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cold nostalgia

There is a note, stuck to the front entrance of our building. The hot water will be turned off for ten days. This is something that happens every summer, although it snowed a week ago and children wander the playgrounds in ski hats these days. At night it can be 40 degrees fahrenheit.  The hot water is always turned off like this, at some point during June or July. It is a long-standing Soviet tradition, and people begrudgingly accept it here. But the baby, V does not. She wants to stand in a hot bath before she goes to sleep, to splash and pour water all around her, and N. She wants to stand and wiggle her tiny hands under the spout, as she grows pink and clean, as she howls and shouts for us to see what new trick she has improvised. There is no explanation for her, why the hot water is off today, and will be tomorrow. She is angry, furious even.

I used to buy the story that this offered a chance for the water department to fix pipes, to take care of routine maintenance. Hot water c…

red, yellow, blue, green.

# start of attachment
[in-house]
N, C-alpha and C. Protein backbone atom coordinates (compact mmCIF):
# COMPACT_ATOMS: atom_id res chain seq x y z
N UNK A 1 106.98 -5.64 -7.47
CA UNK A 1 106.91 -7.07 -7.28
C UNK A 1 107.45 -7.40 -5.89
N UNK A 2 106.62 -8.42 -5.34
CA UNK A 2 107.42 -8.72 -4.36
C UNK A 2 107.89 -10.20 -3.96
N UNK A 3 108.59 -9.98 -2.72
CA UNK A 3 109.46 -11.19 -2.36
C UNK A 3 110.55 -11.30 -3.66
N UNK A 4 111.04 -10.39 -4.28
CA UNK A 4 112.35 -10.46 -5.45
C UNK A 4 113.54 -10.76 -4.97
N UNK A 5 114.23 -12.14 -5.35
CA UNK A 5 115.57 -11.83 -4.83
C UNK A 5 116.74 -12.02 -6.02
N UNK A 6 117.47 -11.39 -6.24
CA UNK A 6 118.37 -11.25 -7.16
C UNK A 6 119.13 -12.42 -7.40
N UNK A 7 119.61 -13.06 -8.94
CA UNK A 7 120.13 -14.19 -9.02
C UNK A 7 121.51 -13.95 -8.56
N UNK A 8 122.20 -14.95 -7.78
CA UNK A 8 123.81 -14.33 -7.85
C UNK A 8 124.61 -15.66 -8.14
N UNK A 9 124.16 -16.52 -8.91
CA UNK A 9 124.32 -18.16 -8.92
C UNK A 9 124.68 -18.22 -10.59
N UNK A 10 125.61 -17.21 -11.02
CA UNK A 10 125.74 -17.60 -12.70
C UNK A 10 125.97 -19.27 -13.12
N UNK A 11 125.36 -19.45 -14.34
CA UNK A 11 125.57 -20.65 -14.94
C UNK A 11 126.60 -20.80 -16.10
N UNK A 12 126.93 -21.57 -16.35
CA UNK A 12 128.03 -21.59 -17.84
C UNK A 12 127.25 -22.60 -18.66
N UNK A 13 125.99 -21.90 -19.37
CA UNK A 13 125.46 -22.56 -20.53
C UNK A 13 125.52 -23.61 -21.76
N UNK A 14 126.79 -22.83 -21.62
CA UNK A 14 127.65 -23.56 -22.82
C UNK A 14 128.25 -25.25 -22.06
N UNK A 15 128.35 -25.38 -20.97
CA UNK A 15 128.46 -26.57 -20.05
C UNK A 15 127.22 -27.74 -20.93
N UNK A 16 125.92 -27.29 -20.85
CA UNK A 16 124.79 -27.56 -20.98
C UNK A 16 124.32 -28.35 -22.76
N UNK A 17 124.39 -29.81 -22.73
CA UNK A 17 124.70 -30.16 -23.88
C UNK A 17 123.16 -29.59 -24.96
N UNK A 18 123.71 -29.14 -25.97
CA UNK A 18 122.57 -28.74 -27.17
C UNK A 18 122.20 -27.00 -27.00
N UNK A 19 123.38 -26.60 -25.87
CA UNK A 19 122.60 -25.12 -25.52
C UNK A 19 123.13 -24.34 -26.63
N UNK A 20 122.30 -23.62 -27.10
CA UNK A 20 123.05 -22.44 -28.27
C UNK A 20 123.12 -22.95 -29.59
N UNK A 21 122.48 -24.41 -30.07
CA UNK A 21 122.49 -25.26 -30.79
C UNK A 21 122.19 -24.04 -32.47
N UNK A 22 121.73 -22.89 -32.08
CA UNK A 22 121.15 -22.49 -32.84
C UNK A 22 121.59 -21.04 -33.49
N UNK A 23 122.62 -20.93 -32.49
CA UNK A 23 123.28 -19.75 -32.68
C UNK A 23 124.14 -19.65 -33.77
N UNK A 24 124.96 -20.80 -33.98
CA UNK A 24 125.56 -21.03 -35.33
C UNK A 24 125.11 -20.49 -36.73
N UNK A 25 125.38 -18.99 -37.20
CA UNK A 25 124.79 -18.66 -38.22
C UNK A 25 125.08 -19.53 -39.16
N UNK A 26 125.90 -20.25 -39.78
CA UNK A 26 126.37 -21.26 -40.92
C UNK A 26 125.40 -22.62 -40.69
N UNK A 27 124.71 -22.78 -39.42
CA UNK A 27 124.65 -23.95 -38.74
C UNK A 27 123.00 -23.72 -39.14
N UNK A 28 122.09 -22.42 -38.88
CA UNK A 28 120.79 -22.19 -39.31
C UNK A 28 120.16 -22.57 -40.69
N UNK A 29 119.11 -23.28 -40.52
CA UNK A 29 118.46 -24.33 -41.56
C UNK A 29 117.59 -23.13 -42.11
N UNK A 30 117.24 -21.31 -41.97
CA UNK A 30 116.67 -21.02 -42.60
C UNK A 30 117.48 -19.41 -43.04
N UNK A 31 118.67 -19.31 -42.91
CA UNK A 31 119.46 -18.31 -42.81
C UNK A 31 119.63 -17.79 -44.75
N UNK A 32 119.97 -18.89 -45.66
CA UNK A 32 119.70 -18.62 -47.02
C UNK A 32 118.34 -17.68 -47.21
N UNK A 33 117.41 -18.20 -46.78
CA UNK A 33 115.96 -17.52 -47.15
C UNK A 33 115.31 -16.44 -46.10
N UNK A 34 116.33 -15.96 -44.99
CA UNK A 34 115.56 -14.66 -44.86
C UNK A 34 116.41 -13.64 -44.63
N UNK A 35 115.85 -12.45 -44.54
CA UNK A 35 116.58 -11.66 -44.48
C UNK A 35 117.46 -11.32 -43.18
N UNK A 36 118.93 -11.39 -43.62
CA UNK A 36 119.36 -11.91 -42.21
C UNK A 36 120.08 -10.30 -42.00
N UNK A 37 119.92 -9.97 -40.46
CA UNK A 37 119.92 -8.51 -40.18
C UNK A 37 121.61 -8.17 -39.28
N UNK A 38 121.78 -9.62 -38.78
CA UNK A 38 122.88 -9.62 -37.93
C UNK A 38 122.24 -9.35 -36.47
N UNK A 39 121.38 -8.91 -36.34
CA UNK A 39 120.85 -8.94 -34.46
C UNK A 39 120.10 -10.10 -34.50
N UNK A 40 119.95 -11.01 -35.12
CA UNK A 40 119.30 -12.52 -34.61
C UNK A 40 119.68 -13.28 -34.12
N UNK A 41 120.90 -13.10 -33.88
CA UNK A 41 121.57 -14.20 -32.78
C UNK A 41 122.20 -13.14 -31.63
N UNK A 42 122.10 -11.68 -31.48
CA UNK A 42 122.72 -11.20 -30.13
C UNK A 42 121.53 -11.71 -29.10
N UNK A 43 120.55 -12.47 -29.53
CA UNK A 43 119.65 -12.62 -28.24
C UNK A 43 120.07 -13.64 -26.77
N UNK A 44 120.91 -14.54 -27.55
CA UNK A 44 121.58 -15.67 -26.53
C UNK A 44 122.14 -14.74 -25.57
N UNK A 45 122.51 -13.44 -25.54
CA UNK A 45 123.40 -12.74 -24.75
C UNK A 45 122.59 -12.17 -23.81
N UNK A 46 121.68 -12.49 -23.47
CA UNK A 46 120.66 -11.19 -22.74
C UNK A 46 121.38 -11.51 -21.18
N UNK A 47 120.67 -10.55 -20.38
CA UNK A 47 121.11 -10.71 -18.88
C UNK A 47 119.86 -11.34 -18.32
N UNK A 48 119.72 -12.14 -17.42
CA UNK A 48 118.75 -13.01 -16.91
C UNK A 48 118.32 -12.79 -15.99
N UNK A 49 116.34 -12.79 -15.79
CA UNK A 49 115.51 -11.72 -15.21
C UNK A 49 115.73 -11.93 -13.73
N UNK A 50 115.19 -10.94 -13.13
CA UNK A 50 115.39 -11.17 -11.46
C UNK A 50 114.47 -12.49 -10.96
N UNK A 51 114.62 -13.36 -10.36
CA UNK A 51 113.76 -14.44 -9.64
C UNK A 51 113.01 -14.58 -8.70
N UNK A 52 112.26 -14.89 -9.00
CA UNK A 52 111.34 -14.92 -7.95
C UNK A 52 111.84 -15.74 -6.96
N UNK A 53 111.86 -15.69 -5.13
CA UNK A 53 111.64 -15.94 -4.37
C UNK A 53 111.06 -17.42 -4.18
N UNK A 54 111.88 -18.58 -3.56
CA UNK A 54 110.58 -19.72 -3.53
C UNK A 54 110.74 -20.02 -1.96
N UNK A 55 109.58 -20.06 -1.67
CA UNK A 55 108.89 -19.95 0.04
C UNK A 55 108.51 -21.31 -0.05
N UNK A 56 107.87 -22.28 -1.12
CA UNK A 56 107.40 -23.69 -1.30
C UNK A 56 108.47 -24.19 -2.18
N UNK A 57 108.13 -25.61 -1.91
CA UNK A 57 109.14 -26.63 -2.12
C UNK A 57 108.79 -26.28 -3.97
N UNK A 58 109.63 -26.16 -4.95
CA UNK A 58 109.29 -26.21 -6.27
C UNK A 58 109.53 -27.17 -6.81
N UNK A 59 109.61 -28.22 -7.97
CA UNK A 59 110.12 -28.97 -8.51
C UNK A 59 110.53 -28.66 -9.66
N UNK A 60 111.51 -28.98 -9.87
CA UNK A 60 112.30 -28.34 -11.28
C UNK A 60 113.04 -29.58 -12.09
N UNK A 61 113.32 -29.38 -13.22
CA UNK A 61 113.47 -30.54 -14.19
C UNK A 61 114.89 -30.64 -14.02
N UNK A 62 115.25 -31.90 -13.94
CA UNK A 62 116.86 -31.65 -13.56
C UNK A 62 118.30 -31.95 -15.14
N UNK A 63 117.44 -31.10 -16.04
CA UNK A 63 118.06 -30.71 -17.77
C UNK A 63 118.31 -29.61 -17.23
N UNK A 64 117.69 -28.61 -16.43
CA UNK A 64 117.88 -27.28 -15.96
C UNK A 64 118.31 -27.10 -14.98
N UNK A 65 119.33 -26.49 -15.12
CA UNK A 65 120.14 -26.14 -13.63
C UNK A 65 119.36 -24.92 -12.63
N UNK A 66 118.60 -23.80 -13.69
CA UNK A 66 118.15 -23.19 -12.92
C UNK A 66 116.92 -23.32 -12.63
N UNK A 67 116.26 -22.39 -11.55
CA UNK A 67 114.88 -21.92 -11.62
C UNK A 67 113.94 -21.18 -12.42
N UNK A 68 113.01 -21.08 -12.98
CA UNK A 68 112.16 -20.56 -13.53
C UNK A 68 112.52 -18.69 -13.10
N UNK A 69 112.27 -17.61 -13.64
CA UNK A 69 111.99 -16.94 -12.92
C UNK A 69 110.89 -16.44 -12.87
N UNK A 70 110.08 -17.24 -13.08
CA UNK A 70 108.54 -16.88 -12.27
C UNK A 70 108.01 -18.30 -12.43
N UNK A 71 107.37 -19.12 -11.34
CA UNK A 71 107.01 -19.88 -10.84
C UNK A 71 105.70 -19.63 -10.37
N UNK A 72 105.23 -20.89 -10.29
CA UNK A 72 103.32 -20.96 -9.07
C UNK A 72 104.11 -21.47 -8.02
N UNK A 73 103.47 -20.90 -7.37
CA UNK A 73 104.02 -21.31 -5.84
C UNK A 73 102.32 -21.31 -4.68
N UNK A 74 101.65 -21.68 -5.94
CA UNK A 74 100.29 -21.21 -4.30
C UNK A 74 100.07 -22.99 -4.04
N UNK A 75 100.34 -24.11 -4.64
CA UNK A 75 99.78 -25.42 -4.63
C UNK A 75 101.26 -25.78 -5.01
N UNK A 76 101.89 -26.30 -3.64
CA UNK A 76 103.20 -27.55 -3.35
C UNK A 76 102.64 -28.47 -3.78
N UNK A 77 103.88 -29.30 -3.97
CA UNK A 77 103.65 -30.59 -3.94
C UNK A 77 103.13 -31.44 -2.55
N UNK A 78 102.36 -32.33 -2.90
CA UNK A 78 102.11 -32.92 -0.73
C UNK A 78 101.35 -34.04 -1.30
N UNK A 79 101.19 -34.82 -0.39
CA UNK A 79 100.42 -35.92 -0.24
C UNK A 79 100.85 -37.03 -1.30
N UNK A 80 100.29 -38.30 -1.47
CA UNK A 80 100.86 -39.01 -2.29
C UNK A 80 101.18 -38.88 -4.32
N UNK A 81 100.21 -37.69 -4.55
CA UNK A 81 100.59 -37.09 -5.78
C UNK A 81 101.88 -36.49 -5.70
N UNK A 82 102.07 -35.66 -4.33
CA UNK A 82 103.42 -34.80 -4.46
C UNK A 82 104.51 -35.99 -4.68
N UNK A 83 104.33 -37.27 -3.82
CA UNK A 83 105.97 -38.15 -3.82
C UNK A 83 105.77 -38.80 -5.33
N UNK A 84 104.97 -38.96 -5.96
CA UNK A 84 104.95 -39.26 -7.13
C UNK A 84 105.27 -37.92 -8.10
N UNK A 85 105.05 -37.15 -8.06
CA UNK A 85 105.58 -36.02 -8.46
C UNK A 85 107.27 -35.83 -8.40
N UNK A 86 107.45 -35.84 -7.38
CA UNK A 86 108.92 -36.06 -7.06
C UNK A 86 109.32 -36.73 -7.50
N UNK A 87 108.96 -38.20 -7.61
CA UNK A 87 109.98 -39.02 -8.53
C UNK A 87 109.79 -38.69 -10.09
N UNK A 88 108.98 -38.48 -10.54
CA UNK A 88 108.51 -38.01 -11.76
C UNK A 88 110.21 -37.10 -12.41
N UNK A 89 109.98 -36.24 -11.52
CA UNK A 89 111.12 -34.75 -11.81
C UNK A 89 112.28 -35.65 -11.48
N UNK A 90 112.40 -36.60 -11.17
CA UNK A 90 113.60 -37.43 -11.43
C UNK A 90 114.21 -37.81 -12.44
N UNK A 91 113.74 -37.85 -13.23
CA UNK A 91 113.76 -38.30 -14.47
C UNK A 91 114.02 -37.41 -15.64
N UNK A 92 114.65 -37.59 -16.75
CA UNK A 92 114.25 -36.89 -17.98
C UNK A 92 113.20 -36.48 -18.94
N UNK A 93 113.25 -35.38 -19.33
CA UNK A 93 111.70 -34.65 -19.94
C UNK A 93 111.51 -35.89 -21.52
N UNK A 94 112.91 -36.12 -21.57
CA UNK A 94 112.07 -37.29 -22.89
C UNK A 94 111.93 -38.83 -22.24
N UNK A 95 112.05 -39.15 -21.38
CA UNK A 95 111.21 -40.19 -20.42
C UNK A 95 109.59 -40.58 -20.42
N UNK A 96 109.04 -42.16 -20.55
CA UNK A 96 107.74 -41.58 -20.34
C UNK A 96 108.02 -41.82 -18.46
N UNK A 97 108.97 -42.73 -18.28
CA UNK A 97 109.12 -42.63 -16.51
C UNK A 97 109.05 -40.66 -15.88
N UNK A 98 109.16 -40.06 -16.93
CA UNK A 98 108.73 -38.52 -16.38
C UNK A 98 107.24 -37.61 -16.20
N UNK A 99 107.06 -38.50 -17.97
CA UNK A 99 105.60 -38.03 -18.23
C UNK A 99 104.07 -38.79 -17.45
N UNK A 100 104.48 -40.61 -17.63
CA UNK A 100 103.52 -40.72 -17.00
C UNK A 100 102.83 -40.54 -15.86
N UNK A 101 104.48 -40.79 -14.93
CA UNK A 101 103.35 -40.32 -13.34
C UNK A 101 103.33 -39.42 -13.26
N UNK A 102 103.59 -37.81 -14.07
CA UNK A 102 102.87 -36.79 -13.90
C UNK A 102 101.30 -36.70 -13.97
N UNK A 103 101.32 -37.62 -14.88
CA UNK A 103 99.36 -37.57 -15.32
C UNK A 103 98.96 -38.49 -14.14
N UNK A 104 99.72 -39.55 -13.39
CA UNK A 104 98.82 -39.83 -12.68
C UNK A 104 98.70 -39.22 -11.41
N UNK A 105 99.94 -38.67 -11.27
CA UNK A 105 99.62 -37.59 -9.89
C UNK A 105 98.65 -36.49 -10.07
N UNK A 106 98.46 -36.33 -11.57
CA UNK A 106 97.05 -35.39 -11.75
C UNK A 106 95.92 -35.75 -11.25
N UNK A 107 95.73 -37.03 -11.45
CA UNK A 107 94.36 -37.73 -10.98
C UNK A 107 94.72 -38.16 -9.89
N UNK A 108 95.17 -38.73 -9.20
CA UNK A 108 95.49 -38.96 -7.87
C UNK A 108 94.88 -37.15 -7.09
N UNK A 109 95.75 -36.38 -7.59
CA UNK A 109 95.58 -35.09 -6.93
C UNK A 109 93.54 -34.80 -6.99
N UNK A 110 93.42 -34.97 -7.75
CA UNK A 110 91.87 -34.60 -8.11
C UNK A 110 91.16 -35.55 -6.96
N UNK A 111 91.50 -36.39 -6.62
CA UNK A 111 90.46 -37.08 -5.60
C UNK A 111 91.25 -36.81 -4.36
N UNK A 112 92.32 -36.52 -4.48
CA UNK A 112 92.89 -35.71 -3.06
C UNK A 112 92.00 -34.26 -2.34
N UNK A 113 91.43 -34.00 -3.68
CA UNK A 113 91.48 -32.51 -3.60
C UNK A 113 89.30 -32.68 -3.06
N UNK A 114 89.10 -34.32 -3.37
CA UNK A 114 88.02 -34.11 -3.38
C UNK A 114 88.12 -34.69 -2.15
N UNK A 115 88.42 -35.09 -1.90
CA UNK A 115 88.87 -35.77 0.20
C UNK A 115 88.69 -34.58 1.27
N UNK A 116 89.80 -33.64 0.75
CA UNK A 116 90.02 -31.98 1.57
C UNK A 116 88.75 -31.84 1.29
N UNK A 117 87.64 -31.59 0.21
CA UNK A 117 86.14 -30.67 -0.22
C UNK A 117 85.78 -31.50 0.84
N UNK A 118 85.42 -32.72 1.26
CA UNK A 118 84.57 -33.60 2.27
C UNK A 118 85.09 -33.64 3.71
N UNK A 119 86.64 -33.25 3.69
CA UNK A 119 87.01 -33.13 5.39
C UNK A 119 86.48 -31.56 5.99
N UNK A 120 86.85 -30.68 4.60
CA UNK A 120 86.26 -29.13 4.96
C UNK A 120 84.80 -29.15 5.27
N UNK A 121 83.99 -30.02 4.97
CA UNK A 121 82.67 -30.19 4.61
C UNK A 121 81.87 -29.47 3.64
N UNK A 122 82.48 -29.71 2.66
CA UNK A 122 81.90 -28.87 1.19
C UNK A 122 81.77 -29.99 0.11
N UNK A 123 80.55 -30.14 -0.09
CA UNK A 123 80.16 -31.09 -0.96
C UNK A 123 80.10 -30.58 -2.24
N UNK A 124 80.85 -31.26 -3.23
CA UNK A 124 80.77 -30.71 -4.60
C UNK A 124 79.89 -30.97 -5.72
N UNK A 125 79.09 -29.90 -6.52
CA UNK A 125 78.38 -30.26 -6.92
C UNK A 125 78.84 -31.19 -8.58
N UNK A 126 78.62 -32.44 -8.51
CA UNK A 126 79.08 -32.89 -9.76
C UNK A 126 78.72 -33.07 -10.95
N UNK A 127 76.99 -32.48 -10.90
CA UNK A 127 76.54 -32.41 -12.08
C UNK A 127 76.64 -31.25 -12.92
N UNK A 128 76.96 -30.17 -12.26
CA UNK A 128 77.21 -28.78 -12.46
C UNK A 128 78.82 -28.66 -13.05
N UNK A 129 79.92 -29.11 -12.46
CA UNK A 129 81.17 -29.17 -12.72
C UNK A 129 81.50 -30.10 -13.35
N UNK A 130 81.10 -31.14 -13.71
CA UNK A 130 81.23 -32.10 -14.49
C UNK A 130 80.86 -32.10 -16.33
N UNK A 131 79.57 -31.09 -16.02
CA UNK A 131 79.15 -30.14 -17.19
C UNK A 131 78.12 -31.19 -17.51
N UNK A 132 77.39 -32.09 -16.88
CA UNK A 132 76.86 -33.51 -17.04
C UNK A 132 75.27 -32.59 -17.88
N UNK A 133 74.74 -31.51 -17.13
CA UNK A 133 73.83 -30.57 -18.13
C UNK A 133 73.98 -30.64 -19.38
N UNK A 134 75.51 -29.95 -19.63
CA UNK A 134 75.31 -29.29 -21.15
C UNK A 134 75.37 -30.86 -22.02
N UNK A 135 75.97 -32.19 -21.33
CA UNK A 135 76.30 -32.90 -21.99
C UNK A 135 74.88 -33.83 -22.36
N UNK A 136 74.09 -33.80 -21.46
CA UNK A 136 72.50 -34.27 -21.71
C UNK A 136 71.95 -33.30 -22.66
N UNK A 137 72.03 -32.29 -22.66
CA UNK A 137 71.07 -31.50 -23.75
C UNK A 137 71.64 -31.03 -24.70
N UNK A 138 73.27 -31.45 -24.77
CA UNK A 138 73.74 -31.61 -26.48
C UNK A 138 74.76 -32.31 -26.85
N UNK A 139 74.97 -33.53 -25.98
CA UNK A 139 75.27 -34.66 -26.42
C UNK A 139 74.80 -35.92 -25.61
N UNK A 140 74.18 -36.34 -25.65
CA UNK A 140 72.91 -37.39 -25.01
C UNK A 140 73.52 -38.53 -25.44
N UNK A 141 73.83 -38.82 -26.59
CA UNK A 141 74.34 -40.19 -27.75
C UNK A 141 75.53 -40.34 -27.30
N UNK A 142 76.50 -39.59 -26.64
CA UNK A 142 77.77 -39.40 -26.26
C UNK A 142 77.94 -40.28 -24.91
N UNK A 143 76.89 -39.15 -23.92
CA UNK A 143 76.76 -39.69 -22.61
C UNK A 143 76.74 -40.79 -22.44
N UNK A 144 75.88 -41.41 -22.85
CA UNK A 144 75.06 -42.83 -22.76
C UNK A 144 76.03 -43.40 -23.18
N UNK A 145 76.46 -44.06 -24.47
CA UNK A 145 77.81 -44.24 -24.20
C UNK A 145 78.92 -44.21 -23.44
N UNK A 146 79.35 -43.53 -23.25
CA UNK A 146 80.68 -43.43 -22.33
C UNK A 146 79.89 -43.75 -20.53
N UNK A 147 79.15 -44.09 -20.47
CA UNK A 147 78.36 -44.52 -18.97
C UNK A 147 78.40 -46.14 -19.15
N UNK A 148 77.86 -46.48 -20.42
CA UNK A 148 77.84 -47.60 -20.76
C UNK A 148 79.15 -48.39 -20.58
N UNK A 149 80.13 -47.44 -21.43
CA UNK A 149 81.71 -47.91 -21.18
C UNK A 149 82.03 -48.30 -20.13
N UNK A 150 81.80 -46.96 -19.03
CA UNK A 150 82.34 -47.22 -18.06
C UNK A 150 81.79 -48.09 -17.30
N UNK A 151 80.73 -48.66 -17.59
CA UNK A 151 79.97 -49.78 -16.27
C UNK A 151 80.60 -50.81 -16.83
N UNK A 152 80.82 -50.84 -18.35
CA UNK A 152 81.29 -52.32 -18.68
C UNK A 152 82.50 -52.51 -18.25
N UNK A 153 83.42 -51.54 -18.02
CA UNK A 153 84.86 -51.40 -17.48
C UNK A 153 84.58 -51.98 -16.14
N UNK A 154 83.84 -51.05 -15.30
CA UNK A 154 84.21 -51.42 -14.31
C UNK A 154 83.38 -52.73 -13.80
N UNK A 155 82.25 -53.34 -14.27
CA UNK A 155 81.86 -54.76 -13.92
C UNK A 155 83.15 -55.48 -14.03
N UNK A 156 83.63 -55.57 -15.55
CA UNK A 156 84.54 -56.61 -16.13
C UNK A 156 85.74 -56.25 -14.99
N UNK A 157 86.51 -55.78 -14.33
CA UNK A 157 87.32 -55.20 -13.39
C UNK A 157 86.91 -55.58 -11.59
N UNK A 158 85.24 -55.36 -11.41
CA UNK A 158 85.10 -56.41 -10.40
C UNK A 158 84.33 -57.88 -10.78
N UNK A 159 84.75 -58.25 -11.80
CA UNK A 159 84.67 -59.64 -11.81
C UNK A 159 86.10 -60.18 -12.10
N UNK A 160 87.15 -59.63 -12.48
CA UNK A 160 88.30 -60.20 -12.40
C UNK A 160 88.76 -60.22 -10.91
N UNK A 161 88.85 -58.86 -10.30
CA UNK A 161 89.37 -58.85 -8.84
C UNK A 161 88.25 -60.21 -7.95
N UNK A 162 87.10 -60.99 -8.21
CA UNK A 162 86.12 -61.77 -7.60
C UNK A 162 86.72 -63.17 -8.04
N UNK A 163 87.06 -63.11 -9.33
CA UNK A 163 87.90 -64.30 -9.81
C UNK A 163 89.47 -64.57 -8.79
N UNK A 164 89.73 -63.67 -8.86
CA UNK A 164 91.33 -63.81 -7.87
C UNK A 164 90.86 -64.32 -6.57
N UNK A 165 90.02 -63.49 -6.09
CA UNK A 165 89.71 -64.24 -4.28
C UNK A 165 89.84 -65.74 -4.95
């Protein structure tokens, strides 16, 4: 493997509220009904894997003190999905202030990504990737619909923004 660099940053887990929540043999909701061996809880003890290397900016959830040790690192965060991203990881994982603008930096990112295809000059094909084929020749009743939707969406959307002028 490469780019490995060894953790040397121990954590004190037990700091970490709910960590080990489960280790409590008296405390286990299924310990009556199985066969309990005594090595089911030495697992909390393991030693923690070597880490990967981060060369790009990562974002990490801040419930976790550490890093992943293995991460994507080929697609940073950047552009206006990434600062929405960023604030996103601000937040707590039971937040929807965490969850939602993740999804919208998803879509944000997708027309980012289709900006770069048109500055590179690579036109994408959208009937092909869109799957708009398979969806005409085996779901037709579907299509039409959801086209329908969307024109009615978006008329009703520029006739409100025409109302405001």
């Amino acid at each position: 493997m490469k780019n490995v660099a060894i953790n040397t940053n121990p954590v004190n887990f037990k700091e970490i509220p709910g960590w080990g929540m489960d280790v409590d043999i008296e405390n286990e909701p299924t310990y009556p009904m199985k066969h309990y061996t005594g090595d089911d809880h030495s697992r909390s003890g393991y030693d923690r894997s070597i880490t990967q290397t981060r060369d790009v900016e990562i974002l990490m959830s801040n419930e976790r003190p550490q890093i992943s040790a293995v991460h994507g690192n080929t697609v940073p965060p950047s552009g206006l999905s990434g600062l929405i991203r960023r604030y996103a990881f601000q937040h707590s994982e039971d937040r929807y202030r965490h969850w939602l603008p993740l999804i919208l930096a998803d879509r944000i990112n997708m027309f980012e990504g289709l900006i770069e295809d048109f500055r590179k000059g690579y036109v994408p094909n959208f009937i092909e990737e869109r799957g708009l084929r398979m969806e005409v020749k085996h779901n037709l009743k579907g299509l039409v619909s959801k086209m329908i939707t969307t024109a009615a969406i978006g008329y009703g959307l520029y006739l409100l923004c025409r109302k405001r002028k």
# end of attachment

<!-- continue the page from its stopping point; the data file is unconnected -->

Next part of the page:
Spring in Moscow smells like oil paint and mud. Handfuls of black haired workers paint everything in sight, dripping fire engine red and egg yolk yellow, splashing middle blue and acid green on every banister and bench, every gate and metro entrance. They lounge in their coveralls, smoking cigarettes, eyeing everyone on their way to work. Everything is soft and wet and sticky, as one more layer of paint dries slowly in the sun. Everything I see has gotten a little bit thicker, cruder, more grotesque. I imagine the city will eventually become one giant lump decorated in these 4 childish colors.

The half-empty wine bottles on the kitchen table look beautiful the next morning. Coffee tastes especially delicious. Now E draws pictures of me with a guitar, or clouds and flowers and little birds. Sometimes N is half asleep, bringing my hands to her body in the warmth of the covers. There is a fragile peace and balance to my days now. And now the old wounds are naked in the sun, white and twisted like spiderwebs that could not fully be brushed away.

There is a new restlessness worming its way inside me. There is nowhere to hide here. And maybe, no reason to.

Today I saw a child's toy abandoned on the sidewalk - a little lamb, staring up at me.

Helpless, was my first thought. The next, was to buy something to scrape paint away, down to the bare metal.


Comments

willwilisovsky said…
Ah, but there is no metal.
This city is made of paint.
The rest is silence Brother Marco

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